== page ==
Interviewer: So they got you back home?

Joan: I went back and then I went away again. Yeah. It was just awful.

Interviewer: And then, um, you went to Second City.

Joan: Yes. That was great. Second City was very competitive. There were six of us thrown on stage and it was make up your own lines and get your own scenes going, and everybody wanted to be the star of Second City and everybody wanted to get their stuff in. So it wasn't like being gracious. It was like, you know, well, I got a better idea... I want to do. It was very competitive. And that was great too. I learned in Second City, you have to talk up. And I learned the freedom of you think it's funny, try it, don't wait, don't think about it, do it. I still do that. It freed me. It taught me to be tough. It taught me to fight. If you thought your scene was good, you went in and fought for it and it taught me, go with your instinct. Only do what you truly think is going to be funny. It changed my life.

Interviewer: And then you, you came back to New York and you said you learned so much from Second City. So how had your comic persona changed when you came back?

Joan: Uh, when I came back with second city, I was myself on stage. Good, bad or indifferent. I was what I was and I was a divorced, annulled, Jewish, smart college graduate, not particularly attractive, girl on stage. And I was telling about my life. It wasn't about my mother in law, it was about what I'm going through. My mother's hysterical cause I'm single and I'm having an affair with a married man and my gay friends and what happened to my gay friends. And it was all about truth.
The first um, routine that really worked. I had a wig those days, you know, I had hairpieces. And I was driving into New York to perform at this little club, and the wig flew out of the window and a car drove over it. And I said, there I was walking down the West Side Highway with a dead wig in my arms that says Firestone on it and no one stops.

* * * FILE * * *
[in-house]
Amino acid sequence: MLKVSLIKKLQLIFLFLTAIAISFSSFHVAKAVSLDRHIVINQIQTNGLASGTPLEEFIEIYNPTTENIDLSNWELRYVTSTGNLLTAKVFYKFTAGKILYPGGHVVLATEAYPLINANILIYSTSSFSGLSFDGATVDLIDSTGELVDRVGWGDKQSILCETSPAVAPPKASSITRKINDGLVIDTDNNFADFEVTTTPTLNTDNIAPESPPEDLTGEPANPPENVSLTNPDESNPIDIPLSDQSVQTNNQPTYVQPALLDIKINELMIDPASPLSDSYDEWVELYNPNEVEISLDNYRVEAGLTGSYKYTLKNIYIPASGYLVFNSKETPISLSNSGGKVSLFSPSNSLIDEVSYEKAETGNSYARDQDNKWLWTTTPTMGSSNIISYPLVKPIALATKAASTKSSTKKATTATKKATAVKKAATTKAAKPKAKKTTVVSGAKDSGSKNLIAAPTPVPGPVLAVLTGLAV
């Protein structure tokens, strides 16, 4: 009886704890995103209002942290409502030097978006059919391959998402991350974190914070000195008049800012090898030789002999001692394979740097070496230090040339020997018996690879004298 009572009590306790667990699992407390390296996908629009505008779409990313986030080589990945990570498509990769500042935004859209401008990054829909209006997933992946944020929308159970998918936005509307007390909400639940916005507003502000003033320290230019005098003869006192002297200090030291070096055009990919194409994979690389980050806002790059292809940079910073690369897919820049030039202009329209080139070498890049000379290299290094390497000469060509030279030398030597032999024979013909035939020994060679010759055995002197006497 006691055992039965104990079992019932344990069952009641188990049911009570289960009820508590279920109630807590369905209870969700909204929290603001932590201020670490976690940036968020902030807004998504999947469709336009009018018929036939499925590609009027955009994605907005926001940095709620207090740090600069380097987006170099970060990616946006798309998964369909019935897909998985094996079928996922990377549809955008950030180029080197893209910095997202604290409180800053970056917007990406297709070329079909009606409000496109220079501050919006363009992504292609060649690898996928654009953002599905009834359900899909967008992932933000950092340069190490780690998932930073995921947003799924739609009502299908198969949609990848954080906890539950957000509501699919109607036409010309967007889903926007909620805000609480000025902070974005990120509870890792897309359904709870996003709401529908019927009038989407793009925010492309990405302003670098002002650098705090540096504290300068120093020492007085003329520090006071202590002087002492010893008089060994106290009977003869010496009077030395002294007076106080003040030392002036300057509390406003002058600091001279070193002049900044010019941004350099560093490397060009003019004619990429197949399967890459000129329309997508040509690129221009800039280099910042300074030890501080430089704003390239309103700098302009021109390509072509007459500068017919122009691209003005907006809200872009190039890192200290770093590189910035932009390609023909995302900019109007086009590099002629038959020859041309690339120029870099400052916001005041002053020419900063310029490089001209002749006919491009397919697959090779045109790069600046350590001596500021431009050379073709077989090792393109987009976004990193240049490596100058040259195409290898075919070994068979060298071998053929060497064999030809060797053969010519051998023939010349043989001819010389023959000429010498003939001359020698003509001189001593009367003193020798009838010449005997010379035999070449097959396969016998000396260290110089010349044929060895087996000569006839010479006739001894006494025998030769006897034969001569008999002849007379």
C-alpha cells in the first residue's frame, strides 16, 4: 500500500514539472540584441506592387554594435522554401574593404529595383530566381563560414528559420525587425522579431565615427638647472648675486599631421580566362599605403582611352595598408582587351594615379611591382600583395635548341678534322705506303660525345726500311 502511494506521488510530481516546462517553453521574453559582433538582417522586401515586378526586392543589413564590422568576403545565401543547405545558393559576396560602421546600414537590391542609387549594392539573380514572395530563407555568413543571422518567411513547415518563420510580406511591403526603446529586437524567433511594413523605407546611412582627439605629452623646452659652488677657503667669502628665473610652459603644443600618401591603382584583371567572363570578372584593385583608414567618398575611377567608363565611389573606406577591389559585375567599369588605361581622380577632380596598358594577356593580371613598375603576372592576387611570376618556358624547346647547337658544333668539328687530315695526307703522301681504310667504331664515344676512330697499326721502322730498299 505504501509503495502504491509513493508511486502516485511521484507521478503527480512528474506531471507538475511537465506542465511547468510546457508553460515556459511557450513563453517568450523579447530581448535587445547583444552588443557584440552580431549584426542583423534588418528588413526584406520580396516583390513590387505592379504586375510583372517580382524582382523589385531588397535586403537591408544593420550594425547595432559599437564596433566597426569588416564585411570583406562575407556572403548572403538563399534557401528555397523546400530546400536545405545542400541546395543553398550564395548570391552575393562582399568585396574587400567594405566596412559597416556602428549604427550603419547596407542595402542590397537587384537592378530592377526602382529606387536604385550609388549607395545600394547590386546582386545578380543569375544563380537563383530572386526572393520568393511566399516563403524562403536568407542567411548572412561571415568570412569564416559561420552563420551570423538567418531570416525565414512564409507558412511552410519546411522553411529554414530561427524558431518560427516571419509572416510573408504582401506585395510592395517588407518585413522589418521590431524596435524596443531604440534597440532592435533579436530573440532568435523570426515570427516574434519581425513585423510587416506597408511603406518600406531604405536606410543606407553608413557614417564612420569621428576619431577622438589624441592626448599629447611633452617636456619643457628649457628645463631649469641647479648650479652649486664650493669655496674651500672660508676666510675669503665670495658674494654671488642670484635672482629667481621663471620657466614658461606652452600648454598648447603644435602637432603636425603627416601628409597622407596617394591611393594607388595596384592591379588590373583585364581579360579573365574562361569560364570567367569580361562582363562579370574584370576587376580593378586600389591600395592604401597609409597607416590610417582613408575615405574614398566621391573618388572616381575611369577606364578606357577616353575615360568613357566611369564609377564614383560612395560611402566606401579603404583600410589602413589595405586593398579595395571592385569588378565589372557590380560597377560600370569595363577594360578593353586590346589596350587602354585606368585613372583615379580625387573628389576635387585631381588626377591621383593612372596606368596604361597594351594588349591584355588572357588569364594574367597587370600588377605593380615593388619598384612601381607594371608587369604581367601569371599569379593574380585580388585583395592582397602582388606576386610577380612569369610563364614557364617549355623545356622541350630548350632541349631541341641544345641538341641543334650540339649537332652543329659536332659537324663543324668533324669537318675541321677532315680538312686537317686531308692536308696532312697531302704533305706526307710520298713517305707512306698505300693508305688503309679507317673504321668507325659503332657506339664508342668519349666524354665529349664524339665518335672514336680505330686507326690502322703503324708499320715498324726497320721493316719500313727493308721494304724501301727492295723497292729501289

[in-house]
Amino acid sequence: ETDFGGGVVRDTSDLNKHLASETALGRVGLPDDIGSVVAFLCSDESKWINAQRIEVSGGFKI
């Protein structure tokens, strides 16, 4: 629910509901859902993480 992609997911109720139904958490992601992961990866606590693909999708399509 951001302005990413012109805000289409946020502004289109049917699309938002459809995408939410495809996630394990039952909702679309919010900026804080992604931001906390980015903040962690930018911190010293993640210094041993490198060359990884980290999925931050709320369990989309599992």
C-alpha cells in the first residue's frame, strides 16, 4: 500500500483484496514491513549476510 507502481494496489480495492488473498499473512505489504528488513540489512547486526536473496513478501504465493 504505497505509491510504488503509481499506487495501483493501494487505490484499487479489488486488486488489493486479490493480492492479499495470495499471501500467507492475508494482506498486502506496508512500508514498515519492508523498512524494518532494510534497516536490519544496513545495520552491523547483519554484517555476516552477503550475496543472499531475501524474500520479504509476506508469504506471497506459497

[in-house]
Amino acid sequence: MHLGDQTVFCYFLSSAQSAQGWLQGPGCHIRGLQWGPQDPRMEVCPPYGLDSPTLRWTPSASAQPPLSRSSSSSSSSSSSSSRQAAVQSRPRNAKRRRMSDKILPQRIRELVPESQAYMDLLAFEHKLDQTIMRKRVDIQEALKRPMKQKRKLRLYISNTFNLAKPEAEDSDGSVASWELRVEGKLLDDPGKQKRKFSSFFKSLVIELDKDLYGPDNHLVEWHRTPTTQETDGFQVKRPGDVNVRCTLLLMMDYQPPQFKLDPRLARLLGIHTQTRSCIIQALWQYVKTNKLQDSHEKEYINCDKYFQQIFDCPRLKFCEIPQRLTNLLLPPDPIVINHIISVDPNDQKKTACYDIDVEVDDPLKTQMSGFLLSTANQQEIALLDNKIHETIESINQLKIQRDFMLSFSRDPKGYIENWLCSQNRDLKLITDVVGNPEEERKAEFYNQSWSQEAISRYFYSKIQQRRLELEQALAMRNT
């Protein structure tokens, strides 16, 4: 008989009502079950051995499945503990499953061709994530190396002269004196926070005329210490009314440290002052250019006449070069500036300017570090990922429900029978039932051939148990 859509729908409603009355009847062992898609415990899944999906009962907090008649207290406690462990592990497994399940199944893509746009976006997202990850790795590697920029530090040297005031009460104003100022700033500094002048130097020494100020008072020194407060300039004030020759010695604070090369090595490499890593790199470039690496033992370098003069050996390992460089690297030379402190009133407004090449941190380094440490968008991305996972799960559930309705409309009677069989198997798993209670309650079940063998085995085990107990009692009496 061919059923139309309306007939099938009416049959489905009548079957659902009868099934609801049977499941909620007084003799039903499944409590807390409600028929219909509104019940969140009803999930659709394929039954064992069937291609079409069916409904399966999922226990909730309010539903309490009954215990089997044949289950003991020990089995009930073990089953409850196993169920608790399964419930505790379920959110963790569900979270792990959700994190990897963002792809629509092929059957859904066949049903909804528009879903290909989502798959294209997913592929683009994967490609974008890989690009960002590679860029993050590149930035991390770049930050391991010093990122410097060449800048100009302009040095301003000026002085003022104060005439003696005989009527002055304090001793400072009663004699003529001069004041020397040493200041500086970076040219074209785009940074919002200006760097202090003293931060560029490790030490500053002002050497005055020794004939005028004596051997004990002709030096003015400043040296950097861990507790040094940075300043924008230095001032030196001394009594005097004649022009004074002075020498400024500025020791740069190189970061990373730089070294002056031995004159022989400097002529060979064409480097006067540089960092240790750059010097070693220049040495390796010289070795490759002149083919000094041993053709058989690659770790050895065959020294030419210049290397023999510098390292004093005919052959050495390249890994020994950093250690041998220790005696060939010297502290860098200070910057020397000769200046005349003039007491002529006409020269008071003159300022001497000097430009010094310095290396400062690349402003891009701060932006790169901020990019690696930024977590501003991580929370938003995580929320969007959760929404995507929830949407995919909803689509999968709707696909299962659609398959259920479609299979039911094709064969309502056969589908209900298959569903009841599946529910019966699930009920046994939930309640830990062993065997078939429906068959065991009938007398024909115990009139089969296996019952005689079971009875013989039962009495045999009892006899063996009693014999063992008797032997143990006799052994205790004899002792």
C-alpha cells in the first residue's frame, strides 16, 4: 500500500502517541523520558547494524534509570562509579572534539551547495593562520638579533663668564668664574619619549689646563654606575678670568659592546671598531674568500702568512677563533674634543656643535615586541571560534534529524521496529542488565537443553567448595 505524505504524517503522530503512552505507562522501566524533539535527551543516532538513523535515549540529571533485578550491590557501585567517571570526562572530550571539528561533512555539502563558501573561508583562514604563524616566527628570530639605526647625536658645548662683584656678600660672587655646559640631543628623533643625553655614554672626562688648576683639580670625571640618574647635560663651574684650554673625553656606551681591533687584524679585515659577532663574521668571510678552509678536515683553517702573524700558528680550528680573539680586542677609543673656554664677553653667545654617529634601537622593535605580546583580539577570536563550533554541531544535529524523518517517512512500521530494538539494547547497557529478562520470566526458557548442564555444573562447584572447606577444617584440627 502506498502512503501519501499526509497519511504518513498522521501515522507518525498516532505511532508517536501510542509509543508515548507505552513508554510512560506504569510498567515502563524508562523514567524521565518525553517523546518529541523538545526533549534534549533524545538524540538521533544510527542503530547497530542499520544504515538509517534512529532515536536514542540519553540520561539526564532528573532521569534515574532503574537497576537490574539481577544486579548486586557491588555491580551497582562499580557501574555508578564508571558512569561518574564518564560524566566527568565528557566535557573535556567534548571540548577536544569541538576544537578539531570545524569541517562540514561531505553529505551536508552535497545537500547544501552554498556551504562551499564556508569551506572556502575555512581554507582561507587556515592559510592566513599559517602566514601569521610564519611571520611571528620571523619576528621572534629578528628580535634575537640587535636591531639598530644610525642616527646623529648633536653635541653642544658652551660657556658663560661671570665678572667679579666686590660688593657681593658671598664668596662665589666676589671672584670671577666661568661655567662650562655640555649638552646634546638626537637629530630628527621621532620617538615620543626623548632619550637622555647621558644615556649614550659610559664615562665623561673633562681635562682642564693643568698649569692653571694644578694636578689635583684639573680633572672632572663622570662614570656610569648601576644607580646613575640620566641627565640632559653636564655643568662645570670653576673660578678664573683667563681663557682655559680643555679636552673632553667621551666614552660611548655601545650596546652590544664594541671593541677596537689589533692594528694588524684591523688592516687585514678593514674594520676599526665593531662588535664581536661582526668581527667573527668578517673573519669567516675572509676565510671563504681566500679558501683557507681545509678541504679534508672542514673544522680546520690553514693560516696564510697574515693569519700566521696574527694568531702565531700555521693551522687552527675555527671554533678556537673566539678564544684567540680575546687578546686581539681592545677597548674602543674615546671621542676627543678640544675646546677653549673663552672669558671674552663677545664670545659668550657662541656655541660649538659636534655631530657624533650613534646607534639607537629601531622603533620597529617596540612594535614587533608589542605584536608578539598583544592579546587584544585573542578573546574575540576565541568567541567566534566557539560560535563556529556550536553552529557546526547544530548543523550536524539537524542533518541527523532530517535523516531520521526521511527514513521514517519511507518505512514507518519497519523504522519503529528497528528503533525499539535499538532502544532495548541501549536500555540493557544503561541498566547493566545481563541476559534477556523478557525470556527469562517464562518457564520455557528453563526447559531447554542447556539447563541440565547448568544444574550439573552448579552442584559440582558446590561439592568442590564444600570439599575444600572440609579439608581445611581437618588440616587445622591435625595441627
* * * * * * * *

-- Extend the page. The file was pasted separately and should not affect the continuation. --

And, uh, it was all about truth. And taking the truth and exaggerating it. And it just opened me up. And I never went back. I never went back to “he’s so fat that” unless I really believe it.

Interviewer: Yeah. When did you find out you were going to be on Johnny Carson?

Joan: Nothing in my career... and I think that's why I have such a long career... has come easily. Ever. I have never been the first on anything. All my friends and that time I was working in the village with my, uh, George Carlin and Richard Pryor... all these wonderful men... Everybody got through. Everybody was on Carson and on Griffin, and I was brought up seven different times to The Carson Show. I was finally rejected by a secretary who was eating lunch while I was performing. I mean, beyond humiliating. I got on because the night before some comic bombed. So they called me up and they said, you can come on, but not as a comedian. They had no faith in me. They brought me on as a girl writer. And at the end of the show, at the end of that night on air, Johnny Carson said to me, "You're going to be a star." It was amazing. And I looked behind me, I couldn't believe. And the next day my life changed, changed overnight.

Interviewer: Now you were getting all these calls and stuff. Was there ever a feeling of like, Oh, you're too New York to play in different parts of the country?

Joan: I was doing Carson regularly. I don't think I was hosting yet, but really I was, you know, the golden girl on Carson. And the agents would come back and say, you're too New York, you're too Jewish. You’re too New York. And my husband was... I was married by that point... Edgar said “this is ridiculous.” He said pick the worst city in the country. And they said, Milwaukee, they still have Bund meetings there. This is 1970. There're still enclaves that they dress up in their Nazi uniforms and sob that Adolph’s dead. He said, send her to Milwaukee, and let's see. And they sent me to Milwaukee. And I was... they had to change the size of the room and put me in the ballroom, where I was putting originally in a little, uh, in a wonderful hotel called the Vista in their little comedy room. And they had to open up the ballroom and put me in.